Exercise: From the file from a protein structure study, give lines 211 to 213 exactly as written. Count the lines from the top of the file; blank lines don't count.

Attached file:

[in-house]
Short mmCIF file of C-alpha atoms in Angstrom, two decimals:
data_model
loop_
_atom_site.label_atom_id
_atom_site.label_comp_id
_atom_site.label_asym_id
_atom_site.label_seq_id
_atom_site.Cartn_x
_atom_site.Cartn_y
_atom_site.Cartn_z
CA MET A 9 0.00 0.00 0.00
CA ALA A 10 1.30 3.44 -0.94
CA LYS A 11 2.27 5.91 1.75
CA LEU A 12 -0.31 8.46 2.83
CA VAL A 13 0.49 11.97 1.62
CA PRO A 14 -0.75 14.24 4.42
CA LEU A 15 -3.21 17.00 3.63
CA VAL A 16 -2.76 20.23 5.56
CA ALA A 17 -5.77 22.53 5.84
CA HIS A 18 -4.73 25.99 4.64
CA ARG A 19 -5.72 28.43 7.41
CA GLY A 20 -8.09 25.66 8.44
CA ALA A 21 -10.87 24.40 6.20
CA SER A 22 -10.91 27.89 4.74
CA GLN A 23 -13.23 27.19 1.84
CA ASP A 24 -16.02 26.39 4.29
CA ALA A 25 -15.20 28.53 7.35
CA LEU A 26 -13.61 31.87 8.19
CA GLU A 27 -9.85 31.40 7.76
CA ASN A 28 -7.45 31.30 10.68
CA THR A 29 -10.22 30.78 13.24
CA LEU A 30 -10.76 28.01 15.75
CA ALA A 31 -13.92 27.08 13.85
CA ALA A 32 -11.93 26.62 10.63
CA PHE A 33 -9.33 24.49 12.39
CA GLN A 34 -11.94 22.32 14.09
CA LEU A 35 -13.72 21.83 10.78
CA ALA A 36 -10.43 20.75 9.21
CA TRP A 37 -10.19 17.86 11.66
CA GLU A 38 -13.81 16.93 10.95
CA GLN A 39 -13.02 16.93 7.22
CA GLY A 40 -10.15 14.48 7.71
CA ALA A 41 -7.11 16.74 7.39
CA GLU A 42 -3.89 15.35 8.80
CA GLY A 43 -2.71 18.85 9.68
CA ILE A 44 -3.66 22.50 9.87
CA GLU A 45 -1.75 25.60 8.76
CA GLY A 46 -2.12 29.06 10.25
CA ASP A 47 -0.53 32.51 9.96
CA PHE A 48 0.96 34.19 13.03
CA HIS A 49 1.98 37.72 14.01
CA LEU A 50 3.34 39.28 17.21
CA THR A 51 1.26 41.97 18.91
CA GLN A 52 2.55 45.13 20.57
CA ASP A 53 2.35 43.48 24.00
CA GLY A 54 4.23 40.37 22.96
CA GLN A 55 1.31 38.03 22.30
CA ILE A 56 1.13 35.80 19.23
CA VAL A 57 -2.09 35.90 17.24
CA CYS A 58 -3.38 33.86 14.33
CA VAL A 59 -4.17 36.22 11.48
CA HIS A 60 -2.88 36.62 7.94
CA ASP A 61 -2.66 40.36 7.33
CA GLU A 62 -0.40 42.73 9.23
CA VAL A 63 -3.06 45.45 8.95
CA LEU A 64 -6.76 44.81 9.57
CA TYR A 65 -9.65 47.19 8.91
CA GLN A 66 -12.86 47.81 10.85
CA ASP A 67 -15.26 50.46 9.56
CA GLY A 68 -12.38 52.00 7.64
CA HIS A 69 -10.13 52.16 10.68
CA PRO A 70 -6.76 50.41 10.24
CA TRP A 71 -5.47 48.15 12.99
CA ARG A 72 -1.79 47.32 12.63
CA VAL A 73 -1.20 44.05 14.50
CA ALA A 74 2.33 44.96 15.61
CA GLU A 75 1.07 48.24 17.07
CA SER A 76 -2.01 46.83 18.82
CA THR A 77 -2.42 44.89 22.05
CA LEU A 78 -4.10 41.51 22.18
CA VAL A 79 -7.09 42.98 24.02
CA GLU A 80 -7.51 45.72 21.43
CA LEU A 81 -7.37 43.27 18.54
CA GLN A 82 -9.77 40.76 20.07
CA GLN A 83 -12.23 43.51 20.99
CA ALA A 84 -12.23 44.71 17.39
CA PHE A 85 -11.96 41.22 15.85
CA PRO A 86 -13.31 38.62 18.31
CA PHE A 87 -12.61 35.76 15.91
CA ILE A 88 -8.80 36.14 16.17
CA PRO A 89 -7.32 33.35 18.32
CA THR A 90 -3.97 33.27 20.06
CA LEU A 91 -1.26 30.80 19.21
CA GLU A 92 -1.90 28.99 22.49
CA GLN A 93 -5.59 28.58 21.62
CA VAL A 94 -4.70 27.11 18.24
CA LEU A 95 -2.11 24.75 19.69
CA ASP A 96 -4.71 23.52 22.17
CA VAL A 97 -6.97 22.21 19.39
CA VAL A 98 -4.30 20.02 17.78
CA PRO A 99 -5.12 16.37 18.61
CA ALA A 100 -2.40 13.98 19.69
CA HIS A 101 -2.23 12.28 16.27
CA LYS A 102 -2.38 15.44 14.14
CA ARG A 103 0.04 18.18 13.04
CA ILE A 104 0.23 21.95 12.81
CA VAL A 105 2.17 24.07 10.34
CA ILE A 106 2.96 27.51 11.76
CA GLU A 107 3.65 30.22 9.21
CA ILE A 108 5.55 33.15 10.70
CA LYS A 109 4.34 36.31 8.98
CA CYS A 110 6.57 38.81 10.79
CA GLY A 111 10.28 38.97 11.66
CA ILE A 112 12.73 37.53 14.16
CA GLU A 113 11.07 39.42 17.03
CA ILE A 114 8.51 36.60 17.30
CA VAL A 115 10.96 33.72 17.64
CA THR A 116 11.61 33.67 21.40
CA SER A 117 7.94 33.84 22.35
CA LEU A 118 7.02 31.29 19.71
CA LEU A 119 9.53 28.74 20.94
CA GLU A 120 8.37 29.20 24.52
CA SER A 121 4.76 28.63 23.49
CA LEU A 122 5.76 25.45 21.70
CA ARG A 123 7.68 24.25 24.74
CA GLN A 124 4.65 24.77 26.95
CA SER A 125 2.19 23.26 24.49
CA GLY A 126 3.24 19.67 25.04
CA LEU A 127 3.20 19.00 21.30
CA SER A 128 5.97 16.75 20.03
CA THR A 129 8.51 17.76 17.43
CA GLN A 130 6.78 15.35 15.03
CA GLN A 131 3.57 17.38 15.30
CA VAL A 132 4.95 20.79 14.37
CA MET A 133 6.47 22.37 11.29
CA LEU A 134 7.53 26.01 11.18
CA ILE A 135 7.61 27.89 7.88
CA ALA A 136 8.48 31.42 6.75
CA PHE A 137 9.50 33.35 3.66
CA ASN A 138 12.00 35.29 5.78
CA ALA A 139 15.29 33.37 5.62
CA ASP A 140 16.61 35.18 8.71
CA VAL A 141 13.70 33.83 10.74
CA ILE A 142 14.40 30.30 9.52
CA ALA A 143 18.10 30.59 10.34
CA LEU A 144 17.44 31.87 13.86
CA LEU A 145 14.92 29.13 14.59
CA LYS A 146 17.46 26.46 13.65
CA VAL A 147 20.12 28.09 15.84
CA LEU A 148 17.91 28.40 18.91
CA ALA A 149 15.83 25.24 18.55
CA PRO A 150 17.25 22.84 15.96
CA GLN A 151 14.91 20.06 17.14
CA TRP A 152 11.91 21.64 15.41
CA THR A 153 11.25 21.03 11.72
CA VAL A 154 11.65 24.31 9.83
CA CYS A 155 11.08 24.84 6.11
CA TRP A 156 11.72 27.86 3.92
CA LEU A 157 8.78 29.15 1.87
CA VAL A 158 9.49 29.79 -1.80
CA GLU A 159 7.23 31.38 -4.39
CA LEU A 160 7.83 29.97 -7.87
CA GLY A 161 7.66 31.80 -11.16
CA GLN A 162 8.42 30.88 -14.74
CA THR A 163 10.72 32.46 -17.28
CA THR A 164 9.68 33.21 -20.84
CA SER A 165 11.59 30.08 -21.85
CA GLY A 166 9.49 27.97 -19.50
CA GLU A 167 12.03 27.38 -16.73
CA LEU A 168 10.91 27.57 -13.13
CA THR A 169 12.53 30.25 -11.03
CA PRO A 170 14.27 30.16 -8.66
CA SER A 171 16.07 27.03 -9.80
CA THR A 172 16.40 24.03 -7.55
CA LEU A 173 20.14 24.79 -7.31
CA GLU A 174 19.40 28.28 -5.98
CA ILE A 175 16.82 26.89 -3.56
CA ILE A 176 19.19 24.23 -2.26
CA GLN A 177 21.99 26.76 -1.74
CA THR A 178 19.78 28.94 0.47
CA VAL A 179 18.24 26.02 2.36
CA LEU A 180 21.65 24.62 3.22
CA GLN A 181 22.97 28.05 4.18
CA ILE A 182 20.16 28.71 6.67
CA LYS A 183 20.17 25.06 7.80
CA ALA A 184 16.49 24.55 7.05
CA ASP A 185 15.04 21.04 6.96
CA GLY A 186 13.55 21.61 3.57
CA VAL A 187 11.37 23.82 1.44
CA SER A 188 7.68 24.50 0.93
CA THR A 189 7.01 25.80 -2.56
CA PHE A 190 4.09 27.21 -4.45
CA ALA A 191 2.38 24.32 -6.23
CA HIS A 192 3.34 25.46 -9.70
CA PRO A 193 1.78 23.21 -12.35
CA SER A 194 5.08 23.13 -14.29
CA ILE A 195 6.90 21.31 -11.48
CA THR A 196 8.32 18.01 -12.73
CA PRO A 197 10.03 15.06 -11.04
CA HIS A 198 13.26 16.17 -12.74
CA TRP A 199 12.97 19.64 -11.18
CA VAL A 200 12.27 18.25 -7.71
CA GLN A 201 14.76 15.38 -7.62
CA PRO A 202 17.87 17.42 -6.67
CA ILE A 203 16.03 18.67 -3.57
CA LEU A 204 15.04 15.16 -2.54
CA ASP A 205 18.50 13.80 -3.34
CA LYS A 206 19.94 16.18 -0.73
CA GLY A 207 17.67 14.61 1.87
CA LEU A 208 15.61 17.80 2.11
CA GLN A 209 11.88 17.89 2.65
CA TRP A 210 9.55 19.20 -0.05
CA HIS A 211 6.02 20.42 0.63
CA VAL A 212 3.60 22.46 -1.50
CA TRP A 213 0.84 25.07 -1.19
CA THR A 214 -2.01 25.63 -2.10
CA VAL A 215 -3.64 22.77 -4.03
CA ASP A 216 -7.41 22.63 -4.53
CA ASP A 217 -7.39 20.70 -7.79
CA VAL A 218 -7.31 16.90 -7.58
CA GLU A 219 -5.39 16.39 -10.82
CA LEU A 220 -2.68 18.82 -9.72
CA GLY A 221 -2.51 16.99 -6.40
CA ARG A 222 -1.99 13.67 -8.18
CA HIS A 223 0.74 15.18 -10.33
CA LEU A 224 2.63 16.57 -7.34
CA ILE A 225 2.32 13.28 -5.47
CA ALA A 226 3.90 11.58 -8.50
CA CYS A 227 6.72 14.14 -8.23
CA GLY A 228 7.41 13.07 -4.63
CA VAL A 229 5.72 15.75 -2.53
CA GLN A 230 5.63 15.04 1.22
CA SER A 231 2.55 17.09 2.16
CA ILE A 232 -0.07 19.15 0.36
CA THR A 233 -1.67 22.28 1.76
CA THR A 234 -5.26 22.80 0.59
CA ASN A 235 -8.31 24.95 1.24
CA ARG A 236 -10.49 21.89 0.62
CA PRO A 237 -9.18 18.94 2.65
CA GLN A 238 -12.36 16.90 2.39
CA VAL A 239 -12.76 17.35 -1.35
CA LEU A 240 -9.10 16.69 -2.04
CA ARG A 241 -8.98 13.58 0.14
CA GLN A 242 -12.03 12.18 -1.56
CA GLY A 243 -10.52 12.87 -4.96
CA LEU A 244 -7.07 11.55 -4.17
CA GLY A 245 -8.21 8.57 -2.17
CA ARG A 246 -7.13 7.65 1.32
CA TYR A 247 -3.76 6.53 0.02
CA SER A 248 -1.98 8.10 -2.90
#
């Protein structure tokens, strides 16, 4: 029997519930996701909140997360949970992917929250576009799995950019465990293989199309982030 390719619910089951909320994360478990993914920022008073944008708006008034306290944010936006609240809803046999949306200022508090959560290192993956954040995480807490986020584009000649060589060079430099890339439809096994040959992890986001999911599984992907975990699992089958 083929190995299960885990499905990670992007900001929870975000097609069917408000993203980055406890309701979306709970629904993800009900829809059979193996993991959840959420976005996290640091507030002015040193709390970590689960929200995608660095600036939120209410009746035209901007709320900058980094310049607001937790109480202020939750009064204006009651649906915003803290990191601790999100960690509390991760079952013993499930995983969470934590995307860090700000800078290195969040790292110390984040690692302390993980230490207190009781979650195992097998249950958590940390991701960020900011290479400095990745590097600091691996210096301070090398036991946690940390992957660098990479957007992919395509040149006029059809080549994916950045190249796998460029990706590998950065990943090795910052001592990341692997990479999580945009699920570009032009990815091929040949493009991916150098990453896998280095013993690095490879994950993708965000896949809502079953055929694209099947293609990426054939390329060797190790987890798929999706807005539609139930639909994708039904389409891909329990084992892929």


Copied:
CA LEU A 208 15.61 17.80 2.11
CA GLN A 209 11.88 17.89 2.65
CA TRP A 210 9.55 19.20 -0.05